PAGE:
Making of Labour's manifesto: 184 opinions – and endless meetings
Monday 12 April 2010
It will take only a few hours for the political parties to present their manifestos, and for the political analysts to digest their contents this morning. None will be a great work of political literature. The prose will be bland, the promises vague – and yet, behind every word lies months of agonised thought, time consuming meetings, and political power-broking.
One of the issues leading politicians fight over – though not in public – is what a manifesto is for. Should it be long and detailed, or short and vague? Is it election literature, produced to attract votes, or a battle plan to be followed in the event of victory?
Labour's National Policy Forum was created by Tony Blair to involve enough party members in the process to make it seem democratic, without letting it slip out of the leader's control. The NPF is far too big to decide anything. It has 184 members, including 55 elected representatives of constituency parties, a minimum of 30 trade union officials, and 23 MPs or MEPs.
The NPF is broken down into five or six policy commissions. The most important commission, which thrashed out economic policy, was headed by the Chancellor Alistair Darling, and Cath Speight, chief equalities officer for the Unite union.
The documents which these commissions draw go up go to the NPF for approval, and are agreed by the Labour Party conference, and poured into the mix that becomes the party manifesto. This process came to a head last Thursday, when 70 or 80 Cabinet ministers, MPs, union leaders, researchers and others packed into Church House, near Westminster Abbey for the ritual 'Clause 5' meeting.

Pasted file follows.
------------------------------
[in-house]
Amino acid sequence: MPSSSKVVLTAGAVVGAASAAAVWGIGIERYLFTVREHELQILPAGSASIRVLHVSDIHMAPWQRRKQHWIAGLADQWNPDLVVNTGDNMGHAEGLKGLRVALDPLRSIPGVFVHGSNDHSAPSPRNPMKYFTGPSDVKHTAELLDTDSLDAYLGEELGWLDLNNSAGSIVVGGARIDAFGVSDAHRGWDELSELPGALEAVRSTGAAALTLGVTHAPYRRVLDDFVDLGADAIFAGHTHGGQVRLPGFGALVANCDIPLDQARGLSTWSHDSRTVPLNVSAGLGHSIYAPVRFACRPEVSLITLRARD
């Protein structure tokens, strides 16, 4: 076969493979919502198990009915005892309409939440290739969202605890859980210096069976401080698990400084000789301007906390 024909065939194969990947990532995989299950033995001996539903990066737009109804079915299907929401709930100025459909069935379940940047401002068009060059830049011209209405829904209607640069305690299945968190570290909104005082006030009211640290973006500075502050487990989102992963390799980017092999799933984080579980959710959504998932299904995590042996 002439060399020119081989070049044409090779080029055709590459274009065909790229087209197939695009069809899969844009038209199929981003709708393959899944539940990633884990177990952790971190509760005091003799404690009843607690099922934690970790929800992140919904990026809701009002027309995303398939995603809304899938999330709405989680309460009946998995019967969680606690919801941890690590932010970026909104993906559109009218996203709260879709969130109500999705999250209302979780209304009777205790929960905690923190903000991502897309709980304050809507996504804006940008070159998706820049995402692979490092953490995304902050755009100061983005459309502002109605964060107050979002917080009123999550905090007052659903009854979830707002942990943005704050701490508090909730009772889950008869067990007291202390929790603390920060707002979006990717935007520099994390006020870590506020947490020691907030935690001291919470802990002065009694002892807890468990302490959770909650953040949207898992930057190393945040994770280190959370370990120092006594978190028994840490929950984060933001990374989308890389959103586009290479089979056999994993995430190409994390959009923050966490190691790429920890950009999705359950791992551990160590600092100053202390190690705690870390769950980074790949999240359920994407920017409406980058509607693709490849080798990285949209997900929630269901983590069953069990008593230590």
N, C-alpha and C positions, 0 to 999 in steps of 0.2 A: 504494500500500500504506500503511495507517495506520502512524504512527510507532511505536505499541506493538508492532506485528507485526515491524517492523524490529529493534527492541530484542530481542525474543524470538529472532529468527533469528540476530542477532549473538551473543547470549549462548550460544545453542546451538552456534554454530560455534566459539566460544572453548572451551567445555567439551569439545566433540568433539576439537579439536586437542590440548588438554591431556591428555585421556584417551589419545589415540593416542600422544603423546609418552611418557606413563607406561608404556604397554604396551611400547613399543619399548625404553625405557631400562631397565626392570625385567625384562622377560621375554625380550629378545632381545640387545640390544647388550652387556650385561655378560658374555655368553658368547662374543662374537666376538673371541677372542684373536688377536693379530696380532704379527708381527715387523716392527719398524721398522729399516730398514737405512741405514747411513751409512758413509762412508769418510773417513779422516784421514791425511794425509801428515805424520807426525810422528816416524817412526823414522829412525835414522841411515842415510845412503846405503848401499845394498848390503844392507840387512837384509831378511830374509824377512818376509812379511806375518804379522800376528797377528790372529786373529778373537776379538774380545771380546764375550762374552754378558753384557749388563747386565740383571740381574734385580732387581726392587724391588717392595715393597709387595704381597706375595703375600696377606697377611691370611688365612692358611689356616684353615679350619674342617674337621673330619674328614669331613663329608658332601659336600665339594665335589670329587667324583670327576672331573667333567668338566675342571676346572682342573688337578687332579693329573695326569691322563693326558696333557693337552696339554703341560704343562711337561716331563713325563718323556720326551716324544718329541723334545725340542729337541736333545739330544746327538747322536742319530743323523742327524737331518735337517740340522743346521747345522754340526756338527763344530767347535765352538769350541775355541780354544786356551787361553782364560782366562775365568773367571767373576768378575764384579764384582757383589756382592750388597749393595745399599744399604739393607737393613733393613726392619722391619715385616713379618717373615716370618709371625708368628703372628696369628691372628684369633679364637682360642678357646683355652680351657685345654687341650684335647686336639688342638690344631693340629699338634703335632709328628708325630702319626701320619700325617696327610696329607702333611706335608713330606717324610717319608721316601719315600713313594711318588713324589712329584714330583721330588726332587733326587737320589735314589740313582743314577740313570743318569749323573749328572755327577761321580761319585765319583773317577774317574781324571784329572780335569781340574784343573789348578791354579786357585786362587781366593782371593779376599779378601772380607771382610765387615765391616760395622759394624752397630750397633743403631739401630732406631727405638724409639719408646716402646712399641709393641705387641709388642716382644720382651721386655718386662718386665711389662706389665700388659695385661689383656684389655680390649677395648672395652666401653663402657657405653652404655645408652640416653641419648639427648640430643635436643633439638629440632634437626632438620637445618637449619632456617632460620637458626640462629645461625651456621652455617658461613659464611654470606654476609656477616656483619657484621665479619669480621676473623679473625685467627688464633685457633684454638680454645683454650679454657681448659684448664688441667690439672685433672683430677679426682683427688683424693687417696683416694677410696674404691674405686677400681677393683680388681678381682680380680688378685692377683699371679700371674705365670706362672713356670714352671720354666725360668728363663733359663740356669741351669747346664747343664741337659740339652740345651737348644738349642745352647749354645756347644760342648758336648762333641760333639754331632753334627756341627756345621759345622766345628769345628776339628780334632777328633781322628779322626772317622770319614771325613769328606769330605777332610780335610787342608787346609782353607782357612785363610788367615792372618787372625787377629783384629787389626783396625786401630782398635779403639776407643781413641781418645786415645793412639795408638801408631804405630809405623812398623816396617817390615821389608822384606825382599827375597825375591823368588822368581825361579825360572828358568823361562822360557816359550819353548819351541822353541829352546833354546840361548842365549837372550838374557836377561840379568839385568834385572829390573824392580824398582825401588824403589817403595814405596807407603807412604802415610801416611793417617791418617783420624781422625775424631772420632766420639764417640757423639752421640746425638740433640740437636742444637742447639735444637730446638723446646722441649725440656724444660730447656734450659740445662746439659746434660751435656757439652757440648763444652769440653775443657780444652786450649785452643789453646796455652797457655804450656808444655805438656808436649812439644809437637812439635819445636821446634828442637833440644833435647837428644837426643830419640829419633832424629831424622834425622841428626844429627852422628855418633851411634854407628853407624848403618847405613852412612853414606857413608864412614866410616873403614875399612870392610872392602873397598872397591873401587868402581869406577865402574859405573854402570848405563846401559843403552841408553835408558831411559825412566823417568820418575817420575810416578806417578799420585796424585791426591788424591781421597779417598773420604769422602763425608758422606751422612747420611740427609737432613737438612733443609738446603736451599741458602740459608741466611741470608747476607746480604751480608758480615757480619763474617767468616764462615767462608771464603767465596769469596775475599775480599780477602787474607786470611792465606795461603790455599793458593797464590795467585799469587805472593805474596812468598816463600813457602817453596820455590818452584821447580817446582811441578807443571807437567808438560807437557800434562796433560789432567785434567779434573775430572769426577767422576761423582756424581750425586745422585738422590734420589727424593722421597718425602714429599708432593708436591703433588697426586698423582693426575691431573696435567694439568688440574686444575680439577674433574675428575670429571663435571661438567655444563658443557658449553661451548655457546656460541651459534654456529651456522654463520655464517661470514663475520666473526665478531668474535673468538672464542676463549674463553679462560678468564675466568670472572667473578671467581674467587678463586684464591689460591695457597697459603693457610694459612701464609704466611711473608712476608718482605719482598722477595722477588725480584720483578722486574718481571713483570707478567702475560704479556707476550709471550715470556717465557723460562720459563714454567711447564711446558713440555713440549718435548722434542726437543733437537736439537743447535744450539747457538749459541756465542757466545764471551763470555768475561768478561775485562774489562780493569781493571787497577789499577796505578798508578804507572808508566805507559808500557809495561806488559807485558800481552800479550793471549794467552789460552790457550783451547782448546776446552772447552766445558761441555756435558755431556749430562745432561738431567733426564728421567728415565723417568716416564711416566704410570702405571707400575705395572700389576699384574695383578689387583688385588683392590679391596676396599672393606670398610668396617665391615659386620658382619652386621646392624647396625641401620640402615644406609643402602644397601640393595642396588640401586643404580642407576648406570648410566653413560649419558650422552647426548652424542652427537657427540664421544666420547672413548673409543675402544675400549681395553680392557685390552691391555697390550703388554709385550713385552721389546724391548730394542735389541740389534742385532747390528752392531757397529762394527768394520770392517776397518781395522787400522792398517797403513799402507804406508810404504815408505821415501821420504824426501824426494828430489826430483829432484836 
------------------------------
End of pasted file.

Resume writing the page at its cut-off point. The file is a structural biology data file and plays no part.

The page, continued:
The meeting's title refers to an entry in the rule book which lays down that the manifesto must be agreed by a joint meeting of the Cabinet and the party's National Executive committee, plus the heads of the big unions and others on the invitation list. They sat at tables fanning out diagonally from the head table where Gordon Brown sat, flanked by Ed Miliband and Harriet Harman.
One participant in this process said: "Asking how the manifesto is written is like asking the Schleswig-Holstein question: only three people ever knew the answer, and one of them is dead. They kill us with kindness. There are long, long meetings and a mountain of paper, and reports which are very useful for sorting out wobbly tables, and you can get a word changed here or there, but you cannot challenge the principles. Gordon controls it all." The idea of short, tightly controlled manifestoes with minimal policy detail is not fashionable over at Conservative headquarters. In 2005, they offered an almost policy-free manifesto, running to just 7,000 words, their shortest since 1966. They lost, just as they had in 1966.
The brains behind the document to be presented today is Oliver Letwin, the former shadow Chancellor. He is 10 years older than David Cameron, but shares a similar background and has similar views on the need to modernise.